Country diary: Tis the season for red berries

Country diary: Tis the season for red berries

Knighton, Powys: The vibrant hollies of the Welsh Marches are some of the oldest specimens of Ilex aquifolium in Europe

Brighter than the bygone reds in fabric shops on the high street, bright as bonfires, these are bloody, socialist reds hiding behind the church. Danger and luck, warning and blessing, feast and poison, say these paradox reds; there’s truth in the harmony of opposites.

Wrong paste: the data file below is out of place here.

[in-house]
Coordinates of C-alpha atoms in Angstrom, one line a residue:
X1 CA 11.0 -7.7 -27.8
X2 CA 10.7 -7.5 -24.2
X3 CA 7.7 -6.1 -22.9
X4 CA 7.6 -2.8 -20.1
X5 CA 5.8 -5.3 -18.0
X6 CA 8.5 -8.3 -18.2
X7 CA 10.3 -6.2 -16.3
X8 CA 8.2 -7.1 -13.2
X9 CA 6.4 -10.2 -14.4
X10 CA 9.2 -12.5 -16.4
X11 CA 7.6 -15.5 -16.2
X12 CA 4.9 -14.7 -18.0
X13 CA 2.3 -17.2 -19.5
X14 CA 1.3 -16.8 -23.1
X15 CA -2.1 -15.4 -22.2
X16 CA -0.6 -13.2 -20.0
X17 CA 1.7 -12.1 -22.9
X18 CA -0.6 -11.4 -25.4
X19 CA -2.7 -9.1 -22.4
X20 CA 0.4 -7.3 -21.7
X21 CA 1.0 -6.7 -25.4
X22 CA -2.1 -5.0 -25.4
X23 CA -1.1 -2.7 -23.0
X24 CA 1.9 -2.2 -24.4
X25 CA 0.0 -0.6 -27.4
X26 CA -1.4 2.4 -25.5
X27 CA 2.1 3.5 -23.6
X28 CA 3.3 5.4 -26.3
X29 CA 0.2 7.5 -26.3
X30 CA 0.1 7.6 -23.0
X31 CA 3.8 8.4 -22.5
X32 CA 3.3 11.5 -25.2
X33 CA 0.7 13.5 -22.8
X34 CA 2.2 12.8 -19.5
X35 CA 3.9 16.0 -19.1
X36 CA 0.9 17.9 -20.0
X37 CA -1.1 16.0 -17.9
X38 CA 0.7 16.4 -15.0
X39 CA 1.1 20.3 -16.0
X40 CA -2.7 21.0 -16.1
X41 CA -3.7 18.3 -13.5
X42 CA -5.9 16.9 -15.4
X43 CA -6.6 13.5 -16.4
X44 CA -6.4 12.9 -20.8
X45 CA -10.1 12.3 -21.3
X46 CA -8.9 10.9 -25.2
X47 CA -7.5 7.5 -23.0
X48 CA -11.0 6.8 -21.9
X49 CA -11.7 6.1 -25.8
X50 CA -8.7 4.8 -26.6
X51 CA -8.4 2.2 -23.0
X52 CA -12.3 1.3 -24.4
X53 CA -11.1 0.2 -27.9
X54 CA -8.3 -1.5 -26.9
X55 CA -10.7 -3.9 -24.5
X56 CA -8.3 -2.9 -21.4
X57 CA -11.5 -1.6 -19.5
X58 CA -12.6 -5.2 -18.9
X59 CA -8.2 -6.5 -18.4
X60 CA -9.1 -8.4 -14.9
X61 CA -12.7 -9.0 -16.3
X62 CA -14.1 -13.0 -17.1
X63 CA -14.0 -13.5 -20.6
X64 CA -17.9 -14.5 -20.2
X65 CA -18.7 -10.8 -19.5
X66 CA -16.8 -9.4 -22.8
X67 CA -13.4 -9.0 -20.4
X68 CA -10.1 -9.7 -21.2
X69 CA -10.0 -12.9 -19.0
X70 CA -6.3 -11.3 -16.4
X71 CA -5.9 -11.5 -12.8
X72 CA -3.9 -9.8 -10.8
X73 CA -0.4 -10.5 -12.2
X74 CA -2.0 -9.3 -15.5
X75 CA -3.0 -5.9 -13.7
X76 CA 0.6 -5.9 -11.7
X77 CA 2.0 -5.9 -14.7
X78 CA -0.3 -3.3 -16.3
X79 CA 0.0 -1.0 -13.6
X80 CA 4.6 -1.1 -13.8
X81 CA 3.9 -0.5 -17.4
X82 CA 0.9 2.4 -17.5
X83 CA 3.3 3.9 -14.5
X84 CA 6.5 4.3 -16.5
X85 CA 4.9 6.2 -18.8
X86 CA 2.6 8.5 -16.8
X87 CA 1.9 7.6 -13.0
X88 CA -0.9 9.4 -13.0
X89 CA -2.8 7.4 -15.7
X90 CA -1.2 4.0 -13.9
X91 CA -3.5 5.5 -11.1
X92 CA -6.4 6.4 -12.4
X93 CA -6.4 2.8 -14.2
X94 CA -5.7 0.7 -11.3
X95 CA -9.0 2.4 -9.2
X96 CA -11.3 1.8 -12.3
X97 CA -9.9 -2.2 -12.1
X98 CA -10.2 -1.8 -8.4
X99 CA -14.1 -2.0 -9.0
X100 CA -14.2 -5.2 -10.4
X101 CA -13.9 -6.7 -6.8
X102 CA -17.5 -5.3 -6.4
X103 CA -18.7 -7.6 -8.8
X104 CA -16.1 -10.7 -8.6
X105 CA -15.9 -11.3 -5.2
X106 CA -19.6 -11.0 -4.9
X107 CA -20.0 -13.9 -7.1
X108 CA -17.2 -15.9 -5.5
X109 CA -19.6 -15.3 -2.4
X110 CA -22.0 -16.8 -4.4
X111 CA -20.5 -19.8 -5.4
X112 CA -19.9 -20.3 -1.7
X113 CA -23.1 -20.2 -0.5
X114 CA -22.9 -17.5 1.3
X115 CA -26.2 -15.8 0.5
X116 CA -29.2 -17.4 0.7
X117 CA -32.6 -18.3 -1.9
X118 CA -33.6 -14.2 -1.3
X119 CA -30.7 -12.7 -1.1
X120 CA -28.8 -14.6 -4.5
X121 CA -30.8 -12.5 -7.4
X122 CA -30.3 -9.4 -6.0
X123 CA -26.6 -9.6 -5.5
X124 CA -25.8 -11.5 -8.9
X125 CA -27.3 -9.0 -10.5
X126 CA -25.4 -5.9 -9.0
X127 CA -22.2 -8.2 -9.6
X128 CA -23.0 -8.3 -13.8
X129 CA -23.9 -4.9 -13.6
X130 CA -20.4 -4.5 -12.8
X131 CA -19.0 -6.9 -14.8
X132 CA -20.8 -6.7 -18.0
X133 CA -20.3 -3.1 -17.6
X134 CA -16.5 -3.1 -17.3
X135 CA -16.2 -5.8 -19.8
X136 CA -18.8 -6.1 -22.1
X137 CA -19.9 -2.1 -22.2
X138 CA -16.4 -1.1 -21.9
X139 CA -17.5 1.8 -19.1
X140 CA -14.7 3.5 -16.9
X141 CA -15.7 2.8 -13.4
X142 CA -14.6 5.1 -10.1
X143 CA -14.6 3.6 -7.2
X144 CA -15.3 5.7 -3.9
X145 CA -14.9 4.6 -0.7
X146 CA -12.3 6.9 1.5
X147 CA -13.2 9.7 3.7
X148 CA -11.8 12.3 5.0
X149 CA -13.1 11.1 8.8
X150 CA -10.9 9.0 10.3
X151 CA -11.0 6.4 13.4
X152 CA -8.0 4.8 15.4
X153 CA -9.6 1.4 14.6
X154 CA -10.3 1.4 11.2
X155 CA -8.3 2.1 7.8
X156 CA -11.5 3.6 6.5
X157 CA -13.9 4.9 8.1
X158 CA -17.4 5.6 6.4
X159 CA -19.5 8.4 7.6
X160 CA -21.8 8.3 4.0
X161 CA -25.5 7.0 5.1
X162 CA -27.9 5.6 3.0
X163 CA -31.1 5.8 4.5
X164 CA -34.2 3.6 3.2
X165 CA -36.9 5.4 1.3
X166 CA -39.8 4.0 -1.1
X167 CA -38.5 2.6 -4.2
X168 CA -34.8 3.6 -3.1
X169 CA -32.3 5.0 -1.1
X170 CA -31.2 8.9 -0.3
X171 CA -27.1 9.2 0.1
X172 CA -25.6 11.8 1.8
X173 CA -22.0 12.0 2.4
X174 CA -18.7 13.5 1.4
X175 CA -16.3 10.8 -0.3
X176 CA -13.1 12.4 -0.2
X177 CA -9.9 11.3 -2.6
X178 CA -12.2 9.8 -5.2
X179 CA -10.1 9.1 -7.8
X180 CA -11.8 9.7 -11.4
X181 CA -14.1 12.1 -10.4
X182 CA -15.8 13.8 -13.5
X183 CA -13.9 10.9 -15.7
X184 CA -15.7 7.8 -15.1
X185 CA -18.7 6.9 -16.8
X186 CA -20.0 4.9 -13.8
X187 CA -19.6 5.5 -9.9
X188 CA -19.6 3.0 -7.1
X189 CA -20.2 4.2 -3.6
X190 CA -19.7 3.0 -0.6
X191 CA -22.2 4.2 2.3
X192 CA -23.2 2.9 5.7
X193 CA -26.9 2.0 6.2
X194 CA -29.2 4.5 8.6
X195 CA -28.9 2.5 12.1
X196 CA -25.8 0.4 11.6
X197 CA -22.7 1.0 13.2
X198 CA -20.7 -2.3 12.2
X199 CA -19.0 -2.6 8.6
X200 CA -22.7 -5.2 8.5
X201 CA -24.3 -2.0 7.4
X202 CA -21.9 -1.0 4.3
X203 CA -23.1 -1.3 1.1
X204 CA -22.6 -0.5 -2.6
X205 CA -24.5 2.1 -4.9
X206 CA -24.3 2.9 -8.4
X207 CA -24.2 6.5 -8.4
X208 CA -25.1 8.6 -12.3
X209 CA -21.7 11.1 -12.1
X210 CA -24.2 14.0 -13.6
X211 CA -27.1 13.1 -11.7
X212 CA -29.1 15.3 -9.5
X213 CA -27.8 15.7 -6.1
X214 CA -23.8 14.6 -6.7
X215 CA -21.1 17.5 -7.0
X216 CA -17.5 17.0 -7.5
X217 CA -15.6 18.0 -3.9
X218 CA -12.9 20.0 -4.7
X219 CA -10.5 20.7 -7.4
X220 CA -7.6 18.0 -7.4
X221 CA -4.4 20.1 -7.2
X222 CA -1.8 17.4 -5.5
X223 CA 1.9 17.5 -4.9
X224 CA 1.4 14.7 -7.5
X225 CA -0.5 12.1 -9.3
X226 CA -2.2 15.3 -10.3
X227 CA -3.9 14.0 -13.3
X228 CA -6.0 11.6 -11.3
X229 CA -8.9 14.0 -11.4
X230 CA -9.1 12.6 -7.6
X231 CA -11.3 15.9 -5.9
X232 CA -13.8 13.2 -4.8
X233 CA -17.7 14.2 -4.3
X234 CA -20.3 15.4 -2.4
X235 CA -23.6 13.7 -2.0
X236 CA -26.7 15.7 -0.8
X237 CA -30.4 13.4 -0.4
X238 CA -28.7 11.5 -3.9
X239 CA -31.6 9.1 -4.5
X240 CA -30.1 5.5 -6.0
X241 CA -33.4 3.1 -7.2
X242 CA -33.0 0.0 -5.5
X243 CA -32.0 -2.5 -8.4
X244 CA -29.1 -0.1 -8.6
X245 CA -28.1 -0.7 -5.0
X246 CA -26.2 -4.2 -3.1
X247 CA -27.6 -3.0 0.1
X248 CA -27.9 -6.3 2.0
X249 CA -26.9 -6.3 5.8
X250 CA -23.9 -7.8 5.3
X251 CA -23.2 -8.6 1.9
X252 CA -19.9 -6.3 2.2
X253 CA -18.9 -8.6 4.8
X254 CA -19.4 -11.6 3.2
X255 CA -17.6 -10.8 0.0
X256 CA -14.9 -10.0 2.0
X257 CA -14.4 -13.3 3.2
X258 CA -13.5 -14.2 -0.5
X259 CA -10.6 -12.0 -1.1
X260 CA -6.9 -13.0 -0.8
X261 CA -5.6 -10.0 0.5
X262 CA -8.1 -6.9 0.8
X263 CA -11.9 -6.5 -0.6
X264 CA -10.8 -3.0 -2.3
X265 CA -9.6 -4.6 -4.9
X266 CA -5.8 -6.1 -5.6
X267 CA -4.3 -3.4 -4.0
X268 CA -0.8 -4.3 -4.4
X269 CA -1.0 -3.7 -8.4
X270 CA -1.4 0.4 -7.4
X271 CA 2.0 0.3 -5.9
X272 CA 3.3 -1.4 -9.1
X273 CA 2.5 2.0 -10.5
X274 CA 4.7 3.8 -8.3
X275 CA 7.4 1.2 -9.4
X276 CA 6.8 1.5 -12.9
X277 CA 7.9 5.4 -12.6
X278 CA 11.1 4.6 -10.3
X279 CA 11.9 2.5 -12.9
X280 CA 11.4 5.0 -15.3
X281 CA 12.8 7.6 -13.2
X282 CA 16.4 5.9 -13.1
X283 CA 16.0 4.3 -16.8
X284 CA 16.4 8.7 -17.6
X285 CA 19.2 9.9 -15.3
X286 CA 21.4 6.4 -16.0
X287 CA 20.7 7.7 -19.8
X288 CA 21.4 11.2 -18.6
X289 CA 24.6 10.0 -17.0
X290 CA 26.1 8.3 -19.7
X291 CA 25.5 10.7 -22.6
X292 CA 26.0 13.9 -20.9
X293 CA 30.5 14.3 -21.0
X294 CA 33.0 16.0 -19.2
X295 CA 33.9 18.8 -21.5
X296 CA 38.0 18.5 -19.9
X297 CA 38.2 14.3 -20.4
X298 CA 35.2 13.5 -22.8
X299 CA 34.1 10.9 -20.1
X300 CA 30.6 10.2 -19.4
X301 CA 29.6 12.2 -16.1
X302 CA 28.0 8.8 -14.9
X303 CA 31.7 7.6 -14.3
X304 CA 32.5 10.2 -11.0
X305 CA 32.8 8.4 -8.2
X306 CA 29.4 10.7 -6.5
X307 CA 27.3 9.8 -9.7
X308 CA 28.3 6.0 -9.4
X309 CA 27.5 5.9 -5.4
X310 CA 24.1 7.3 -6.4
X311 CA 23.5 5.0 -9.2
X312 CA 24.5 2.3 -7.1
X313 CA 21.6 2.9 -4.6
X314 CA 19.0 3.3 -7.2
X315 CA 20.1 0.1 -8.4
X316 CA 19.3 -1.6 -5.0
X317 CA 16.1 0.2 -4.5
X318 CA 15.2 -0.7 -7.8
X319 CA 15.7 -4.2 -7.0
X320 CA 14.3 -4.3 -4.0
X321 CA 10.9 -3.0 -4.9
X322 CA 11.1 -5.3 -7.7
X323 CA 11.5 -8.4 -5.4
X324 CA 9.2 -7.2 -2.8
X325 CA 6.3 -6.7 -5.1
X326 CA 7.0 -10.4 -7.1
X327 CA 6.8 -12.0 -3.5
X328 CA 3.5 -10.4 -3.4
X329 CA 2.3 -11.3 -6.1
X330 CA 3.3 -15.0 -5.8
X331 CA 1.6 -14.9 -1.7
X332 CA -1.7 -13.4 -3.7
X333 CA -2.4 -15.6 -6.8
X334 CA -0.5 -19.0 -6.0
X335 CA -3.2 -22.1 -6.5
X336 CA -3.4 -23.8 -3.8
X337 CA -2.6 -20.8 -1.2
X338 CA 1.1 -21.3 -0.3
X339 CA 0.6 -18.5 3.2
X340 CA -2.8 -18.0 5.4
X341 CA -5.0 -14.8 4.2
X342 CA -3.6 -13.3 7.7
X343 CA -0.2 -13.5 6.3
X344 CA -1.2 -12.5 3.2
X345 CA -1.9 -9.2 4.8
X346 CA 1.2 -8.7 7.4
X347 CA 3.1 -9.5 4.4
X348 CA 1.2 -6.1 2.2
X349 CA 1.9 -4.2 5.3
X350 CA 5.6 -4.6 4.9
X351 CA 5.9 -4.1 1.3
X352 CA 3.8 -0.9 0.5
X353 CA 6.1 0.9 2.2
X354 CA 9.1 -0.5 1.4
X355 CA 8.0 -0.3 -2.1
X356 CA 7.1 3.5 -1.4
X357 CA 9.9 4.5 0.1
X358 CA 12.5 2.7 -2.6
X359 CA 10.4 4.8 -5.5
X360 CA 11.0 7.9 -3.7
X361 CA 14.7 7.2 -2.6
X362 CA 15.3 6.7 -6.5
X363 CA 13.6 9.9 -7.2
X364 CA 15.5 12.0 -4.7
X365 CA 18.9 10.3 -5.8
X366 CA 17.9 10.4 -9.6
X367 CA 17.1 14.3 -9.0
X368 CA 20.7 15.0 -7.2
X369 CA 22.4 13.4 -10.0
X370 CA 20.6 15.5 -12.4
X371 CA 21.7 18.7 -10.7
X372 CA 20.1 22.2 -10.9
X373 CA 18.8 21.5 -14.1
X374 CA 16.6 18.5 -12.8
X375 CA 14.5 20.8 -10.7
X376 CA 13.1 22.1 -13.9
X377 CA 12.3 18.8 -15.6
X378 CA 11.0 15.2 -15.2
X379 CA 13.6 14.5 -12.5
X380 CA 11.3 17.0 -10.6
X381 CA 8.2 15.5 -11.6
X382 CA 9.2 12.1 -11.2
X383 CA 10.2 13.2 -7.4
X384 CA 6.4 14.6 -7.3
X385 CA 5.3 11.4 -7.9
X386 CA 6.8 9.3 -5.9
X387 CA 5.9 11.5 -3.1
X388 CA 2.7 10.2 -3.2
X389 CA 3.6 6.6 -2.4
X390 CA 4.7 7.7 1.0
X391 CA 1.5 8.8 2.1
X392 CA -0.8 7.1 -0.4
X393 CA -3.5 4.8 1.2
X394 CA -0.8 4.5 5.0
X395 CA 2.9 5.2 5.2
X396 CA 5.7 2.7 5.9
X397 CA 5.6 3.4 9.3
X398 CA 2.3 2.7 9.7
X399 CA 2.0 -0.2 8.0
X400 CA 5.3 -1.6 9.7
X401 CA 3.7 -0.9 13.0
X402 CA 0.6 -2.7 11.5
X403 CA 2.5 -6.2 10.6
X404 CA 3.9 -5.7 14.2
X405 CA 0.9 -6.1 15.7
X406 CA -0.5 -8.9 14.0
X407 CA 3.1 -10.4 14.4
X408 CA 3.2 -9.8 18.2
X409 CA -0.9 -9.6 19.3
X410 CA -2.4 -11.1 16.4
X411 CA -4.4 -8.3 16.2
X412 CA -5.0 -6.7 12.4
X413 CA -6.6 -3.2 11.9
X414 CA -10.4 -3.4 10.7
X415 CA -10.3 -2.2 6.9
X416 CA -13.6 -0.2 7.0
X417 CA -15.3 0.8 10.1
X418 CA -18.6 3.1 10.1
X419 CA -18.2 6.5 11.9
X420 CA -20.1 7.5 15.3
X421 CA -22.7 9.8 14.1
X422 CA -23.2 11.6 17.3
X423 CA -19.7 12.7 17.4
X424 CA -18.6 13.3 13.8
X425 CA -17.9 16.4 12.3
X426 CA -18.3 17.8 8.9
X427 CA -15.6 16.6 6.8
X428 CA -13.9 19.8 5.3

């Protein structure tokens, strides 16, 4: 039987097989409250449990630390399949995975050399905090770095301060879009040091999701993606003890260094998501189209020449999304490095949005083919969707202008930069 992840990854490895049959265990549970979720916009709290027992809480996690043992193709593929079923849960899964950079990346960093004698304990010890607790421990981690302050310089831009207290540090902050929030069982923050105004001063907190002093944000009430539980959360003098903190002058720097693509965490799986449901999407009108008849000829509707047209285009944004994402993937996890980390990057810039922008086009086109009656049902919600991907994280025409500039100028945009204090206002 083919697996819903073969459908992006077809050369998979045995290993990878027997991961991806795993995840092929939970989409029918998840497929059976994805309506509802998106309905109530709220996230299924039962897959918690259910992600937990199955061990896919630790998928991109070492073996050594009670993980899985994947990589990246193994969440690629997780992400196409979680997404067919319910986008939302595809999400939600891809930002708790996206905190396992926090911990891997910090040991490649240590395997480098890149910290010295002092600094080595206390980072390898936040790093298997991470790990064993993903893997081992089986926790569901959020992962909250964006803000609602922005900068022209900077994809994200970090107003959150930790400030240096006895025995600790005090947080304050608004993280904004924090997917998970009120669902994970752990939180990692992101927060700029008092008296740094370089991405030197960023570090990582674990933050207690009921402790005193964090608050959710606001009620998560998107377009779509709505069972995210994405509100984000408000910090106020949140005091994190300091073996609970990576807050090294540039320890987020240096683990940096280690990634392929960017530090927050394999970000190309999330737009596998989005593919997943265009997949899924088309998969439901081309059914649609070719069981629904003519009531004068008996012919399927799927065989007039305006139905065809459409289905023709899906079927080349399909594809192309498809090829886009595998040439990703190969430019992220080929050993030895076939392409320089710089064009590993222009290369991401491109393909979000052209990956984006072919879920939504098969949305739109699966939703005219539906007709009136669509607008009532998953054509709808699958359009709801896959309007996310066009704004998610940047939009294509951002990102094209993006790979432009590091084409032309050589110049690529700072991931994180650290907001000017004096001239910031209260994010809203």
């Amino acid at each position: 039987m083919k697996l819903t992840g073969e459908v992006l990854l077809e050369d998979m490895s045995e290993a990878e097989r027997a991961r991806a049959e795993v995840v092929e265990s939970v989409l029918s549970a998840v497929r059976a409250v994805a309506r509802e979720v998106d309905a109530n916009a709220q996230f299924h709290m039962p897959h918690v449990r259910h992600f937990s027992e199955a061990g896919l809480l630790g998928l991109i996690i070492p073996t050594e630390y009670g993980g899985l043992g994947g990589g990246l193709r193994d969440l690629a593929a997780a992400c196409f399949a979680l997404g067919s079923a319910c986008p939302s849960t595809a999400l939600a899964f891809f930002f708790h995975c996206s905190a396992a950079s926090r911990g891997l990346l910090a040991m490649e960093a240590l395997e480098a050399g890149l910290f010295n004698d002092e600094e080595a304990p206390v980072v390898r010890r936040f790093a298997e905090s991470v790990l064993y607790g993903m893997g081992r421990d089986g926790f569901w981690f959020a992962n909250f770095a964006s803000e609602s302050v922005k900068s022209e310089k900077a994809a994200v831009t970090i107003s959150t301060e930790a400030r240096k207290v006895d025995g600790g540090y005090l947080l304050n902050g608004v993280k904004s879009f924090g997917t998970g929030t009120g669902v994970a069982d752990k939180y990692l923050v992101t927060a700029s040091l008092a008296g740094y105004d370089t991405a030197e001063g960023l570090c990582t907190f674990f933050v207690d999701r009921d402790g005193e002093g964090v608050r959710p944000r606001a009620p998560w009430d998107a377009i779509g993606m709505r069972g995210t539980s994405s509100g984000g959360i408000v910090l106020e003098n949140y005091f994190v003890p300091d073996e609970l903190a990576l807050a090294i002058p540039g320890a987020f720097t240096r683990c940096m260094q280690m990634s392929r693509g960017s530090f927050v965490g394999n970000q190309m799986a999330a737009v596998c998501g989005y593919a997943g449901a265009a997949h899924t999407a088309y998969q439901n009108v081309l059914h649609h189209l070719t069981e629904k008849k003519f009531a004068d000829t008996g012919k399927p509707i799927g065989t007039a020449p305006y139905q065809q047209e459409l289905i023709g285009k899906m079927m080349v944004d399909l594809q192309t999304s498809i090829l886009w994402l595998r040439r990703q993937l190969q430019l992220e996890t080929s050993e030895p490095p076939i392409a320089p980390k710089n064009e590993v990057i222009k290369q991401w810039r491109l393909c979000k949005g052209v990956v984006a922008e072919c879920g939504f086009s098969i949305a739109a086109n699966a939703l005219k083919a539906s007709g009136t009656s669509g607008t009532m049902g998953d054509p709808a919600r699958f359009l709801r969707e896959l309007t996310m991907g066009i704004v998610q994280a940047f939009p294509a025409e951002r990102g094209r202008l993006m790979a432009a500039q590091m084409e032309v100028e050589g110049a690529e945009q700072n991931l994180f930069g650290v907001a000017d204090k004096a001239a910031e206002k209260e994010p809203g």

On the Welsh side of the River Teme, at the back of St Edmund’s church in Knighton, these are the red berries of celyn. A stone’s throw across the river into England, this is a holly tree. The hollies of the Welsh Marches are some of the oldest specimens of Ilex aquifolium in Europe, perhaps thanks to superstitions that it’s bad luck to cut them down, that they ward away storms and evil spirits, and that they have a symbolic place indoors as decorations.

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